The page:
Vote on future of True Value extended
As members of True Value consider an offer to sell 70% equity of the company to Acon Investments, Chicago-based True Value Company has added a week to the voting deadline.
On Friday, the company announced to members that the special meeting of the board on April 20 will share the voting results with the members. The original vote deadline was April 12, just before midnight. It’s now April 19, just before midnight.
So far, votes have been largely in favor of the proposal announced March 15 that would dramatically change the structure of the True Value, sell a majority stake to a private equity company and unlock dealers investment. The company said 72% of the proxies have been counted, and 85% have voted for the proposal.
In an announcement to dealers on Friday, the co-op said: “based on the massive vote support, our plan remains to close the transaction on or around April 20 following the Special Meeting.”
The additional week was described in a statement as related to a lawsuit brought by a member who sought more information.
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Toy tycoon submits bid to save Toys ‘R’ Us
It’s still a longshot, but some Toys “R” Us stores may live to see another day.
Isaac Larian, the billionaire founder and CEO of MGA Entertainment, whose products include Bratz dolls, Little Tikes and LOL Surprise, put in a formal bid of $675 million to buy 274 U.S. Toys “R” Us’ stores. He also put another $215 million to buy Toys “R” Us’ 82 stores in Canada. The bid comes as the chain is in the process of liquidating its U.S. operations.
The funds to purchase the stores will come from Larian’s own coffers, additional investors and bank financing, the privately held MGA stated. It added that the bid amounts were determined after careful due diligence by Larian, speaking with multiple investors and third-party experts.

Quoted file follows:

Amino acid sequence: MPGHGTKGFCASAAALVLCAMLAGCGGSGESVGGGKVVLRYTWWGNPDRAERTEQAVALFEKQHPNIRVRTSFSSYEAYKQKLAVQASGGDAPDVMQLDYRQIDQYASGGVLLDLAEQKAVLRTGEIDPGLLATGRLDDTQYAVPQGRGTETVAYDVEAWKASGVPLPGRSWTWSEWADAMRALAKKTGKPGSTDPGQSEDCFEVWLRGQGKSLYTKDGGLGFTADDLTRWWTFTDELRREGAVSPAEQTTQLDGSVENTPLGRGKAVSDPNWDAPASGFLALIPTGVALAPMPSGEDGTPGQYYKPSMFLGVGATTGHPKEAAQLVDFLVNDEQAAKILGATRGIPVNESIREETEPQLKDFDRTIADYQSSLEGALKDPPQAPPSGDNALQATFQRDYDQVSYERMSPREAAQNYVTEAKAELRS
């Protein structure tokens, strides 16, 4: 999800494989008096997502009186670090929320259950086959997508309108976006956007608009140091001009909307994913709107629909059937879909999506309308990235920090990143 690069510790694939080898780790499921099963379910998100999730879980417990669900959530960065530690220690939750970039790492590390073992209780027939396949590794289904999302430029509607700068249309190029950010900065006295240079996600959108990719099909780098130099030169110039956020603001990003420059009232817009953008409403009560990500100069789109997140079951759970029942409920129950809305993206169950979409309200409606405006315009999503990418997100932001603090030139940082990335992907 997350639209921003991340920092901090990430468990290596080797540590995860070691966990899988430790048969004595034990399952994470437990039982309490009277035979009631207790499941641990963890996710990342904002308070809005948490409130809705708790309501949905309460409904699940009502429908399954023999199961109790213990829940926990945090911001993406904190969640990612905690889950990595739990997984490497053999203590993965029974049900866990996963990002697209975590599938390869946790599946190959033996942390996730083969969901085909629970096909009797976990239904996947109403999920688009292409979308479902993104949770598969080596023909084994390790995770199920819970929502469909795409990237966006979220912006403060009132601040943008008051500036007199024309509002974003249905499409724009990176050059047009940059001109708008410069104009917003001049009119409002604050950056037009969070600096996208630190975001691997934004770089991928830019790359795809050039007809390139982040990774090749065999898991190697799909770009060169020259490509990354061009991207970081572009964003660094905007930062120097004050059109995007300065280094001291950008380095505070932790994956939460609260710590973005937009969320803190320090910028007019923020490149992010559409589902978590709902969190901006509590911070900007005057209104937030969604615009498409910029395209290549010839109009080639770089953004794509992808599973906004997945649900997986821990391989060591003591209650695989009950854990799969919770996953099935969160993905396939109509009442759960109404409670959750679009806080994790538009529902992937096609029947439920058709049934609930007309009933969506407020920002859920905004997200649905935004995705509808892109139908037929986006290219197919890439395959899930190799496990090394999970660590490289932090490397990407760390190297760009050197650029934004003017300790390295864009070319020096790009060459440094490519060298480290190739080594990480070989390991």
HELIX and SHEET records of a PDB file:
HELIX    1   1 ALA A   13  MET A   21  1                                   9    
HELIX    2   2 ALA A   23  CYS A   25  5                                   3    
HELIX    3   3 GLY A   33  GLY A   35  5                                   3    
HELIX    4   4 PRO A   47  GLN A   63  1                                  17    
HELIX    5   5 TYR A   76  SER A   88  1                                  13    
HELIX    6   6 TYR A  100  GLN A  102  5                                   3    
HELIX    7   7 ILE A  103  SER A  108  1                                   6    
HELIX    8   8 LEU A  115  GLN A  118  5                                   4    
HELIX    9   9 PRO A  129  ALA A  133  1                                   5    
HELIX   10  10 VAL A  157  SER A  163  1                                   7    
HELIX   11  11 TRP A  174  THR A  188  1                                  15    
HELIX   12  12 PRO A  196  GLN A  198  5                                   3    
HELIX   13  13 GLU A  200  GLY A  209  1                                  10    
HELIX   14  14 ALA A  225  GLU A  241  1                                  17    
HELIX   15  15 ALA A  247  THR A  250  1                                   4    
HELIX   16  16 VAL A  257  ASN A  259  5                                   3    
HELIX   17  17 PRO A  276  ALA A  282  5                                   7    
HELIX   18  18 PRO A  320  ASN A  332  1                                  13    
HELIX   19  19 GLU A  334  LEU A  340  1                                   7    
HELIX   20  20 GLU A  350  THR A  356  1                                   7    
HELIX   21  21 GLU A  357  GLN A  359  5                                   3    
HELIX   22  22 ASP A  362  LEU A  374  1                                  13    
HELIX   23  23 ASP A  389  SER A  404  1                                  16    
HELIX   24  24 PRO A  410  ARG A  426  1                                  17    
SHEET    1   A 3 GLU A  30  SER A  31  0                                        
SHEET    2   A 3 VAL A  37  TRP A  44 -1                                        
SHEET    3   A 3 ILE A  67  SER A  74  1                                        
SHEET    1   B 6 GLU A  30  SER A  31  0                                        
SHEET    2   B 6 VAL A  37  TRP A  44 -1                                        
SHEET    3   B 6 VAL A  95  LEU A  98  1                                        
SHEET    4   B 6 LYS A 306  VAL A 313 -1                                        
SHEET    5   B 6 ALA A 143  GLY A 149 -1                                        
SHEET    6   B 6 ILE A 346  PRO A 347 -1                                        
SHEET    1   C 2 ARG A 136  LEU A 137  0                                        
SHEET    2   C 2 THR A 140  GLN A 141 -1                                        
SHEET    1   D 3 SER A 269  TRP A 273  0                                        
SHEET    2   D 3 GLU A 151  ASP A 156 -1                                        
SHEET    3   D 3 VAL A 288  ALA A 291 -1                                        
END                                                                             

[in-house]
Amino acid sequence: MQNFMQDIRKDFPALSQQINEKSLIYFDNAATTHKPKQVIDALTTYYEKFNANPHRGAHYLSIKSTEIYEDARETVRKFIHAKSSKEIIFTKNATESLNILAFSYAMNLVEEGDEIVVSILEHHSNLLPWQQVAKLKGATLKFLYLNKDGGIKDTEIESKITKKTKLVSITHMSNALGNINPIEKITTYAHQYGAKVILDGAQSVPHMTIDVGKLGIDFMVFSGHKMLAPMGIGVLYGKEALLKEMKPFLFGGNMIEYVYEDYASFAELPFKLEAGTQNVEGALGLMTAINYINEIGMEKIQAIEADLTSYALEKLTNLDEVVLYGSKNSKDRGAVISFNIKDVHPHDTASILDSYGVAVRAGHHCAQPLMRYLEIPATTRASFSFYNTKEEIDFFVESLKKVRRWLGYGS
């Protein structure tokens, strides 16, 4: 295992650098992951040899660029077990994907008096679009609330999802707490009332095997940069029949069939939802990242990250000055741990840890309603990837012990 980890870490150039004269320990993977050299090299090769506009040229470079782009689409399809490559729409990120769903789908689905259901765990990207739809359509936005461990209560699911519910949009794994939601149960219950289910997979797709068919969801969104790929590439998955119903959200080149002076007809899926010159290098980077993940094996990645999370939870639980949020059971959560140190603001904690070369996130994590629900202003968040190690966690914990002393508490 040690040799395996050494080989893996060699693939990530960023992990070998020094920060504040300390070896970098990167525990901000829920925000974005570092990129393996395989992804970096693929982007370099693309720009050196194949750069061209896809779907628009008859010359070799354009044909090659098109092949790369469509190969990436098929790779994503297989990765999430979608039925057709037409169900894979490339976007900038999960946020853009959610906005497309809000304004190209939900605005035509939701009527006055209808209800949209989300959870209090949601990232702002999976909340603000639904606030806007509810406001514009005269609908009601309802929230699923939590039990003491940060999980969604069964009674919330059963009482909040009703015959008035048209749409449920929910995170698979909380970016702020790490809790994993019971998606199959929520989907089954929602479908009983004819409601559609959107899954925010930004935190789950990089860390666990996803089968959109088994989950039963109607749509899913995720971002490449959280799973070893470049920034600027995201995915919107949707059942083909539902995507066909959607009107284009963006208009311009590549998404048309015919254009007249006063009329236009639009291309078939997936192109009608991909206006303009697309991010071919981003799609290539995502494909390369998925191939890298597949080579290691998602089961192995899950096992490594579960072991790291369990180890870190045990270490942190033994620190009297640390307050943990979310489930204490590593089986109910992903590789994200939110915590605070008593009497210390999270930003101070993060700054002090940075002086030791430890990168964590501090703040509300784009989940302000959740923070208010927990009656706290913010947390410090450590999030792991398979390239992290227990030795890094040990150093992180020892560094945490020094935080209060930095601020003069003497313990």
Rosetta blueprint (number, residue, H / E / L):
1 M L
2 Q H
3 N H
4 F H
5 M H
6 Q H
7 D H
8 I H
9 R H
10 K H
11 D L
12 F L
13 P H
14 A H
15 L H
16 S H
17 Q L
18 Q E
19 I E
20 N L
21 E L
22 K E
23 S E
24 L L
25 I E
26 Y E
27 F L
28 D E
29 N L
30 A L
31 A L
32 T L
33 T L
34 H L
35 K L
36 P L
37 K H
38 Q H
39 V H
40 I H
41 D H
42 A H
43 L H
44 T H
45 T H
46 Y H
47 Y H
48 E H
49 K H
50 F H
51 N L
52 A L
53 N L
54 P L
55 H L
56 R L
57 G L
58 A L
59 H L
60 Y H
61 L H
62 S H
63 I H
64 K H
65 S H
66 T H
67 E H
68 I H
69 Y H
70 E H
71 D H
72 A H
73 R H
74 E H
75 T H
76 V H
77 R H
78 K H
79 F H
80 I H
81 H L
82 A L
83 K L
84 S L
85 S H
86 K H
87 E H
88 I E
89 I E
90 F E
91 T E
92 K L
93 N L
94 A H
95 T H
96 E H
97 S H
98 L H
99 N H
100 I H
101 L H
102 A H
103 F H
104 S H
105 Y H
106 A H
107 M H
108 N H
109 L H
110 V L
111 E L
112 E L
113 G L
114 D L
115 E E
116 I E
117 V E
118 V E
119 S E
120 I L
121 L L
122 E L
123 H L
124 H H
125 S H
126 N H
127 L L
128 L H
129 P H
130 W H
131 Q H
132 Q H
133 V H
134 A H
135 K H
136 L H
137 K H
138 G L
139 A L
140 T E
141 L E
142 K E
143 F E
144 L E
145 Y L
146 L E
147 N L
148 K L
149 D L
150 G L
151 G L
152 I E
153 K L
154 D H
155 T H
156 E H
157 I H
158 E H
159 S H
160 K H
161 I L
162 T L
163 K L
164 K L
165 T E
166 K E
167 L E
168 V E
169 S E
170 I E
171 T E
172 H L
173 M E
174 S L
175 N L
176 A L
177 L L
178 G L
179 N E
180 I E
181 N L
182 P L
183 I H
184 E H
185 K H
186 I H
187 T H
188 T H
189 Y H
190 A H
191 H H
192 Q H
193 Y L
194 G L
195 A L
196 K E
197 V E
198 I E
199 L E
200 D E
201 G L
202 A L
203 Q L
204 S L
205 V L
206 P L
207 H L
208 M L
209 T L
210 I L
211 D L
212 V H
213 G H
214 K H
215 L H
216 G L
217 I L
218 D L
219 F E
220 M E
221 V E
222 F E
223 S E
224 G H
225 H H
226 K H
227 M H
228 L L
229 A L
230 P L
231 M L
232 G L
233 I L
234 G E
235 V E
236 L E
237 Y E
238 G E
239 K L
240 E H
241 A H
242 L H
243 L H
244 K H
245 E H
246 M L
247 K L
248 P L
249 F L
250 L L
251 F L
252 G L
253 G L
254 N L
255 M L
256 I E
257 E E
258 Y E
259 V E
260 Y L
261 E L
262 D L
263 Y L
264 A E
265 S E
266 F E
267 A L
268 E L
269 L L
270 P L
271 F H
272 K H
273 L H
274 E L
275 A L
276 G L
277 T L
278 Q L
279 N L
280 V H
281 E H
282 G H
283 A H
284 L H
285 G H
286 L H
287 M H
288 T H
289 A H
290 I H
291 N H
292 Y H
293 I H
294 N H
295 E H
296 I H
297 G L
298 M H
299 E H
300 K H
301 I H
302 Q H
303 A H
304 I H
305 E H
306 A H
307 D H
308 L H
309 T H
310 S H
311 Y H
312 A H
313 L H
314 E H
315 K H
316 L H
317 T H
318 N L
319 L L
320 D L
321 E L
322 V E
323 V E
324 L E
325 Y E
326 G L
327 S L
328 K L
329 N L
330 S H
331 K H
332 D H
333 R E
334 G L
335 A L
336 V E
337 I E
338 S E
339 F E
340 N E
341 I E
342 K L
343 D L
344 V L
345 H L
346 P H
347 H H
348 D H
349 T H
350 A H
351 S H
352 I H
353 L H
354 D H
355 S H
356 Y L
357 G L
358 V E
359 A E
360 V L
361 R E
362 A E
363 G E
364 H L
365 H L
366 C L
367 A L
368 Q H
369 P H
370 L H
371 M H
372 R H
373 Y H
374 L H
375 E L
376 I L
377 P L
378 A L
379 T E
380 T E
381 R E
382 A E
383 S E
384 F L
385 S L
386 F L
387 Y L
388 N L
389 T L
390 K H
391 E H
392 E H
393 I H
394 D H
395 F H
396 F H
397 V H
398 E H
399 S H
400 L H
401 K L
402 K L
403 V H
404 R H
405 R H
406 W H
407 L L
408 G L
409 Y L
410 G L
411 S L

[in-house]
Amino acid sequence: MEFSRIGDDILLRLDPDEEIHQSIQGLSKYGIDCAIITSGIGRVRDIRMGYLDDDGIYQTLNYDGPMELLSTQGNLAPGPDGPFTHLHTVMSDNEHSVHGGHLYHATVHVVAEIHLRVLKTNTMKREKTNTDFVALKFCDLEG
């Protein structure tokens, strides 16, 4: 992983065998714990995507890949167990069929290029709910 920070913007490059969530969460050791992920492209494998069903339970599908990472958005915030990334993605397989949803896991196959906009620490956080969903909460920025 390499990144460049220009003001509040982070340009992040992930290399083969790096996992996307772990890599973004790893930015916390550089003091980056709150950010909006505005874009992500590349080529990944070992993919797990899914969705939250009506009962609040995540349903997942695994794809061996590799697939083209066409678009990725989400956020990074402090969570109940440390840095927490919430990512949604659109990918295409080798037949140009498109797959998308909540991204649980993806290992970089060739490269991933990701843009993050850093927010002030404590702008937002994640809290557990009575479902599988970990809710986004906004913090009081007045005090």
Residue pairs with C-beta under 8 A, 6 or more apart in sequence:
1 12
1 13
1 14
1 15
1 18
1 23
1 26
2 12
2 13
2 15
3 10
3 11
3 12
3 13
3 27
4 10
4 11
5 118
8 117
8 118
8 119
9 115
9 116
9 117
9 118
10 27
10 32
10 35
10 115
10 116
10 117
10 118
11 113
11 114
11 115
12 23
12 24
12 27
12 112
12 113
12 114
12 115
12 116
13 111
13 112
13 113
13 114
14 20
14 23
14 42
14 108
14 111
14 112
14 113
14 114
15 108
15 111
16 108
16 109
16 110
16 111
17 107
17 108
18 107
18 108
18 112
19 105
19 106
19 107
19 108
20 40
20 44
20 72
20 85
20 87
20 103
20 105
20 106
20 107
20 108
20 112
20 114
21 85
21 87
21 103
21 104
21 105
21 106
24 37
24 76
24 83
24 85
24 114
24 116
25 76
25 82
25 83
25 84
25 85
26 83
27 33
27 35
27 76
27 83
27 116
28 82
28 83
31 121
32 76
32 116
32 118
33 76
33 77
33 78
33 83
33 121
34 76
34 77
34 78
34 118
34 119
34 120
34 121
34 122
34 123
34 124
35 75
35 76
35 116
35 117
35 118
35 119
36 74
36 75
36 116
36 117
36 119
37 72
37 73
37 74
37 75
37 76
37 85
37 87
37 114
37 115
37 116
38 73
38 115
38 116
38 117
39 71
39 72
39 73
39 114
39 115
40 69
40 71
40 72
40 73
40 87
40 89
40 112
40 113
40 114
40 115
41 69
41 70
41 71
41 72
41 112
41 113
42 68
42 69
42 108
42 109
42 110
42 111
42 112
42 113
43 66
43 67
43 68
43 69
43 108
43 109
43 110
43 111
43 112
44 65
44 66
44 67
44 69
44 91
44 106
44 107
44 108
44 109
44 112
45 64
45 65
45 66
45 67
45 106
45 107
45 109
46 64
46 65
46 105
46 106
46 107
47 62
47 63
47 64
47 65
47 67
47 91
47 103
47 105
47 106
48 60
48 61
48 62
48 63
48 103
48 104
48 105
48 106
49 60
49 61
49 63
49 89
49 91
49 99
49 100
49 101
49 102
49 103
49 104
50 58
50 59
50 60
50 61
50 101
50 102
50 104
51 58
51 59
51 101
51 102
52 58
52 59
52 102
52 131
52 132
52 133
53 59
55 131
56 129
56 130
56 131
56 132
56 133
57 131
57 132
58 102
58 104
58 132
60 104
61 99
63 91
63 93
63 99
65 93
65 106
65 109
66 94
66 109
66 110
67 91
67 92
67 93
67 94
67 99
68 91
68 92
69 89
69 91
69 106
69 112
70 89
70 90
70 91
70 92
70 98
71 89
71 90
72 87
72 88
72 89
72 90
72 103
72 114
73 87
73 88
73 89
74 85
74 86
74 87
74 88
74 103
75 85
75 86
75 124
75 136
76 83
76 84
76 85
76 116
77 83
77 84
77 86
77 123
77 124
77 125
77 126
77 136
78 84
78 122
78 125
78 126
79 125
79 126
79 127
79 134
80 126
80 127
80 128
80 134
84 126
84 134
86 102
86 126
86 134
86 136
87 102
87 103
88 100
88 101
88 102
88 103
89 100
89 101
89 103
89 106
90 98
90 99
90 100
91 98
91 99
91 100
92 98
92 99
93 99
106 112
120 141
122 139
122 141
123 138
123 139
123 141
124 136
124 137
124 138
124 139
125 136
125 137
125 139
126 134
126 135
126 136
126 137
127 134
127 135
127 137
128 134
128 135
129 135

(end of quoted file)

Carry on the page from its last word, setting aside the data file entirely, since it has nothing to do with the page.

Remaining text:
Larian’s bid faces several challenges, not the least of which is whether toy brands would want to work with a retail chain that is owned by the CEO of another toy brand. According to the Wall Street Journal, Larian has said he would not be involved in the day-to-day operations of Toys “R” Us if his bid succeeds.
Larian previously had started a campaign on the crowdfunding website GoFundMe to raise $1 billion to save the bankrupt chain. The longshot effort brought in pledges for about $200 million.
“Every day that goes by, the value of Toys “R” Us declines and more people lose their jobs,” Larian said. “I did my part and now it’s up to the other side to accept this offer. If they do, the real work will begin.”
Larian shared his vision for the embattled toy retailer, saying the stores would be like a “mini-Disneyland.”
“We will make Toys “R” Us an experience in and of itself; a fun and engaging place where families can spend an entire day,” he said.
In other Toys “R” Us news, the company received a commitment from its Taj noteholder group for $80 million in incremental debtor-in-possession financing to strengthen its liquidity and support the working capital needs of its stores in Asia and Central Europe.
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